China says not aware of plan to discuss South China Sea at Apec meeting in Manila

Chinese Foreign Minister Wang Yi (right) arriving with his Philippine counterpart Albert del Rosario at the foreign affairs office in Manila on Nov 10.
Chinese Foreign Minister Wang Yi (right) arriving with his Philippine counterpart Albert del Rosario at the foreign affairs office in Manila on Nov 10.PHOTO: AFP

BEIJING (REUTERS) - China is not aware of any plan to discuss the disputed South China Sea at an Asia-Pacific leaders' summit next week in Manila, a senior Chinese diplomat said on Tuesday (Nov 10), amid tensions between China and the Philippines over the waters.

Chinese President Xi Jinping is attending the summit of the Asia-Pacific Economic Cooperation (Apec) group. The Apec meeting will take place in Manila from Nov 17 to 19. Apec's members include the United States, China, Japan, South Korea, Indonesia and Canada, and together account for 57 per cent of global production and 46.5 per cent of world trade.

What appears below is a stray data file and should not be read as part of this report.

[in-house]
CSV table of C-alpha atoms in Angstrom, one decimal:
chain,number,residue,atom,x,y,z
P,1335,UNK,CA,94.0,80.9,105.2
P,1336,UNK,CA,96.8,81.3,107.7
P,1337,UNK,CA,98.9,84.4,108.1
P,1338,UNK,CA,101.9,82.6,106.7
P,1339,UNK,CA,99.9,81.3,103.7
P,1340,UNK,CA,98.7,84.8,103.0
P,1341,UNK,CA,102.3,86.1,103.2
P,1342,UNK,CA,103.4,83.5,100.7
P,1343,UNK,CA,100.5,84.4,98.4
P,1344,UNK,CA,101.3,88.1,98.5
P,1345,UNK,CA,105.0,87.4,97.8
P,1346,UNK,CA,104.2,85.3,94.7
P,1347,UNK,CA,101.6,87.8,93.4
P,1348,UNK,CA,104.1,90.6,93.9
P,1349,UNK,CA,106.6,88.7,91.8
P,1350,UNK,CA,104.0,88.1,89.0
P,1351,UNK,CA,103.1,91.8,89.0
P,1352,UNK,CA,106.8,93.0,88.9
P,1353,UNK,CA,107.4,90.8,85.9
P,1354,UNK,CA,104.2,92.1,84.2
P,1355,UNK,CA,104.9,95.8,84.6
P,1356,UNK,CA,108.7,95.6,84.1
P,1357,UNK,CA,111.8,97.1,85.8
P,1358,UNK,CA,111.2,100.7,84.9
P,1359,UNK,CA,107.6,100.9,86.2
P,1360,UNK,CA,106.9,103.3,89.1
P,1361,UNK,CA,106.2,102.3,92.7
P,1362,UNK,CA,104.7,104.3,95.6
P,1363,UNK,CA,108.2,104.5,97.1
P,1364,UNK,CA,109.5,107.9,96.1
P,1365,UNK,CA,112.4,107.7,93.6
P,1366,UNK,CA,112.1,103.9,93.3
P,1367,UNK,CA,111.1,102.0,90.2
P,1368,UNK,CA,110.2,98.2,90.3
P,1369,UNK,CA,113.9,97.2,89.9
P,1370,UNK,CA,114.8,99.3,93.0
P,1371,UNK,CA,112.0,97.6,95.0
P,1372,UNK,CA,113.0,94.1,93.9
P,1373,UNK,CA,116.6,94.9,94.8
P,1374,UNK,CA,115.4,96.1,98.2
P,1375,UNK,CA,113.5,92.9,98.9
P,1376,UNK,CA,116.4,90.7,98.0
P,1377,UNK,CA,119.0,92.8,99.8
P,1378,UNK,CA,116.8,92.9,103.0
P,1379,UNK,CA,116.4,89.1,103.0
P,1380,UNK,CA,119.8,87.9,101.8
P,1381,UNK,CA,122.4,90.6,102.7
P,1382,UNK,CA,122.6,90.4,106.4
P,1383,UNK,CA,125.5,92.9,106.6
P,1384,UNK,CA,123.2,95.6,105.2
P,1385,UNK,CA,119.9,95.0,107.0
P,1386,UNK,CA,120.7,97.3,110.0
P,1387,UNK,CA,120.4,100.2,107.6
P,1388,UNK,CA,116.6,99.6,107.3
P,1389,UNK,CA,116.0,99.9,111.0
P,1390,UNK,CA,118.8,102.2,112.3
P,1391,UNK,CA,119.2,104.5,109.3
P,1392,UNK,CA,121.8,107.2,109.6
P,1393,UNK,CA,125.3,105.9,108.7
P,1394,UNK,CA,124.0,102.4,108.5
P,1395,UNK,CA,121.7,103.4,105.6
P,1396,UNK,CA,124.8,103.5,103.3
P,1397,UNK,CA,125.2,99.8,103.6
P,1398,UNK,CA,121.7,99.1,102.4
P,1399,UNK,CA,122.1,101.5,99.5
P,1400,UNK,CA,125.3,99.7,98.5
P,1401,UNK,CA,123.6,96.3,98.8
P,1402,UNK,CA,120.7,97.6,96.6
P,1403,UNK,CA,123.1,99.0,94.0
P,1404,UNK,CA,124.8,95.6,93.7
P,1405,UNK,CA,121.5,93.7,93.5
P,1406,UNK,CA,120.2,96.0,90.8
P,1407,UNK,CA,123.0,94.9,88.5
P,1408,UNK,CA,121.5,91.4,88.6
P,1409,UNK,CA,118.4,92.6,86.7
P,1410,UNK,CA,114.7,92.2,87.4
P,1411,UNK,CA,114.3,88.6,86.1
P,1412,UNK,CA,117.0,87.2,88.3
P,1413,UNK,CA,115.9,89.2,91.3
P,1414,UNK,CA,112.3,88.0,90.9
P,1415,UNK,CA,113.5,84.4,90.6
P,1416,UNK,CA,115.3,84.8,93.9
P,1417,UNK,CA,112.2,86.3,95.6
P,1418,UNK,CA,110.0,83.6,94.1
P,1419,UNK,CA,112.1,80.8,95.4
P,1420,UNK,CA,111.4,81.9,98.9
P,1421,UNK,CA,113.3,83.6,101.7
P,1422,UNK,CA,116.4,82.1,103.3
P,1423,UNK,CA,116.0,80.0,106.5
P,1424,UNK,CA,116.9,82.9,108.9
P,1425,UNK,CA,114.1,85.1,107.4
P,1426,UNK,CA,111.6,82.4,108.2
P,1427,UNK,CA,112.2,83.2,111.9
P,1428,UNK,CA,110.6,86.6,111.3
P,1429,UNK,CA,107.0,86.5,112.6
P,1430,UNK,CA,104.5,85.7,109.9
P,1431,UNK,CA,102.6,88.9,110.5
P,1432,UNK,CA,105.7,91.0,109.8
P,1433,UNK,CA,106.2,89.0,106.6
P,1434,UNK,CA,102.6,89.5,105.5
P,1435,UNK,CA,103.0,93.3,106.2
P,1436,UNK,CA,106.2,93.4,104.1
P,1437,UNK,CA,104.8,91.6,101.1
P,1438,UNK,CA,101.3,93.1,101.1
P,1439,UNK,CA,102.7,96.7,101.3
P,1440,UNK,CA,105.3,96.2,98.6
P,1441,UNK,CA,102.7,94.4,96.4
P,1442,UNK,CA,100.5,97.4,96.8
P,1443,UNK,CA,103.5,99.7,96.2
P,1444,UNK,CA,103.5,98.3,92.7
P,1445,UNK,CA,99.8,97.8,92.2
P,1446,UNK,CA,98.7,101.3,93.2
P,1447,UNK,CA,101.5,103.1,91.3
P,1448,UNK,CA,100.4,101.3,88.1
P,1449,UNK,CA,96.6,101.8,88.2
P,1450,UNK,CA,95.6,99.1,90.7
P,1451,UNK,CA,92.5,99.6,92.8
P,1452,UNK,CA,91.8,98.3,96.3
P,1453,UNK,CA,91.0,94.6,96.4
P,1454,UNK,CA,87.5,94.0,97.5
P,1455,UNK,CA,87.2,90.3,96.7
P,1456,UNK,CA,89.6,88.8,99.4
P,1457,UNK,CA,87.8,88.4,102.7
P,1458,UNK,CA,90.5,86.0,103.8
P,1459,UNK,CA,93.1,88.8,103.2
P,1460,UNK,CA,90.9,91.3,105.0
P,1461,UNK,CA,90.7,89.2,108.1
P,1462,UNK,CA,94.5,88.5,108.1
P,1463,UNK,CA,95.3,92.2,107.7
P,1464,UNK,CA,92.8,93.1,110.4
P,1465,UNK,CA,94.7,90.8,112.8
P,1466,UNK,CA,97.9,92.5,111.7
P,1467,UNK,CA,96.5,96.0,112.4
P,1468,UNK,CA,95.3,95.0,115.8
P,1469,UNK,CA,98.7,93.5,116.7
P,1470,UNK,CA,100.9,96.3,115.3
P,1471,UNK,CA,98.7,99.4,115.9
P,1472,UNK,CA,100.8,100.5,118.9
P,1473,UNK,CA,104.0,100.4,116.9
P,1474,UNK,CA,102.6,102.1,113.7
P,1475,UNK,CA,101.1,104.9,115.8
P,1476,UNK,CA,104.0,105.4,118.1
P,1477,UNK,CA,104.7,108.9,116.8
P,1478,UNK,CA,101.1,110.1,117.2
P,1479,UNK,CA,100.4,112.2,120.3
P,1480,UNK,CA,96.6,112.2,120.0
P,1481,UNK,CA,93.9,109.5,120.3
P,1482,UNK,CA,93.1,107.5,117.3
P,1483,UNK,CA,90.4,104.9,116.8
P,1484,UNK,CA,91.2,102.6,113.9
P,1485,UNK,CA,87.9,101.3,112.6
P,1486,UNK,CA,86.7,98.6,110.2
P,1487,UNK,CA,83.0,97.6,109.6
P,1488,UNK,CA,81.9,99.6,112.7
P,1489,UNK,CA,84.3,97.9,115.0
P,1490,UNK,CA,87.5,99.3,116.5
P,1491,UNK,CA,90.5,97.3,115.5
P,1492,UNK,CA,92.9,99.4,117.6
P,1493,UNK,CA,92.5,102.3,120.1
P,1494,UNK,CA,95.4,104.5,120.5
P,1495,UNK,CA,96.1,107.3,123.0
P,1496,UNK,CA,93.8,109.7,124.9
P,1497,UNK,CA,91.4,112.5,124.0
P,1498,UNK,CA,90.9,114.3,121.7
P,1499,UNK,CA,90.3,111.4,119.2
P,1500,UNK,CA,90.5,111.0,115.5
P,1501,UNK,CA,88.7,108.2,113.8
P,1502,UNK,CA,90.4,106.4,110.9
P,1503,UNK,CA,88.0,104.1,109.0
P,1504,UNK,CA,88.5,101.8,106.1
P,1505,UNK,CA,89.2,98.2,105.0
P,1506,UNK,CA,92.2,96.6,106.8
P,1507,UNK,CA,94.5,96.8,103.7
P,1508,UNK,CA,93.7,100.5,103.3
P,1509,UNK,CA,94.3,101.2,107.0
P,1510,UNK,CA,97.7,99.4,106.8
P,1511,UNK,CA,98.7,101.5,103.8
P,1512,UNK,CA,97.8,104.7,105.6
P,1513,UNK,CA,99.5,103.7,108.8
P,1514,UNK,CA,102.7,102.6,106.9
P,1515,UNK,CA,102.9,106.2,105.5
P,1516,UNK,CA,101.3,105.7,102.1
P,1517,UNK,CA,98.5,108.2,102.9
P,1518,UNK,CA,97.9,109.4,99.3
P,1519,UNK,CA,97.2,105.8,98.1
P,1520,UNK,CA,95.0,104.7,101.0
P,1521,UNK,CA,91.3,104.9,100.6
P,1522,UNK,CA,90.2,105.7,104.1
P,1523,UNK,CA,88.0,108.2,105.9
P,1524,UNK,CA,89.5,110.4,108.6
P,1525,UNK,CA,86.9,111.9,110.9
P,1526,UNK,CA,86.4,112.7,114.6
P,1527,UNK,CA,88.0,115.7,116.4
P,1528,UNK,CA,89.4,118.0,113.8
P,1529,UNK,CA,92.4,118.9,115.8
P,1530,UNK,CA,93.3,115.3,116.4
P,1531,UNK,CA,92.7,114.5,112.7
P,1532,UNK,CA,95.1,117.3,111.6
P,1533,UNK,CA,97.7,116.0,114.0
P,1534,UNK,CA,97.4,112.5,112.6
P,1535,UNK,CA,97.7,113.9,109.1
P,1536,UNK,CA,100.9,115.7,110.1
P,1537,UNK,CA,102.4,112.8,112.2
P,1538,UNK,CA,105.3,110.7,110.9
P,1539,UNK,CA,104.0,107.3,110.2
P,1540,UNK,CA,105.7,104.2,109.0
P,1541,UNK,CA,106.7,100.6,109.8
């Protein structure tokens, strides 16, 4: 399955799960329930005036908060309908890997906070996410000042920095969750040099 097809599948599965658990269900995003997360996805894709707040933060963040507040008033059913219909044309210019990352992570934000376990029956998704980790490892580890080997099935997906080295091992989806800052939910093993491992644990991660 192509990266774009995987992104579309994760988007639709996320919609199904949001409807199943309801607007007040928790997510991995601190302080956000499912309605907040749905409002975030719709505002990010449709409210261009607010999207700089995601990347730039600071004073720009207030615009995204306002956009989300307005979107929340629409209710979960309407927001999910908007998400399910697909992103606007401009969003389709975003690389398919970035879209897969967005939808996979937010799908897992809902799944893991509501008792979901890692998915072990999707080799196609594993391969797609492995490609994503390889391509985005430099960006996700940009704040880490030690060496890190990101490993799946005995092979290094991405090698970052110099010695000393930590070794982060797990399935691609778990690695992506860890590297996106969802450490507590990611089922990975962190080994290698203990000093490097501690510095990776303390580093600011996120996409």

"Everyone knows that Apec is primarily about discussing trade and financial cooperation in the Asia-Pacific," Chinese Vice-Foreign Minister Li Baodong told reporters. "As far as I know, at this year's summit, there are no plans to discuss the South China Sea."

China has overlapping claims with Vietnam, the Philippines, Malaysia, Taiwan and Brunei in the South China Sea, through which US$5 trillion (S$7.1 trillion) in ship-borne trade passes every year.

A summit of Asean last week, attended by both the United States and China, failed to produce a final statement because the delegations could not agree on whether to mention the South China Sea dispute.

China has been particularly angered by a case lodged by the Philippines with an arbitration court in the Netherlands over the South China Sea. China says it will neither recognise nor participate in the case.

Chinese Foreign Minister Wang Yi will visit the Philippines on Tuesday to discuss preparations for Mr Xi's visit and ways to improve Beijing's relations with Manila.

Separately, China's Defence Ministry said that naval chief Wu Shengli had left for a visit to Malaysia and Indonesia. It gave no other details.

Malaysia, another claimant in the South China Sea, has taken an increasingly vocal position on the dispute of late.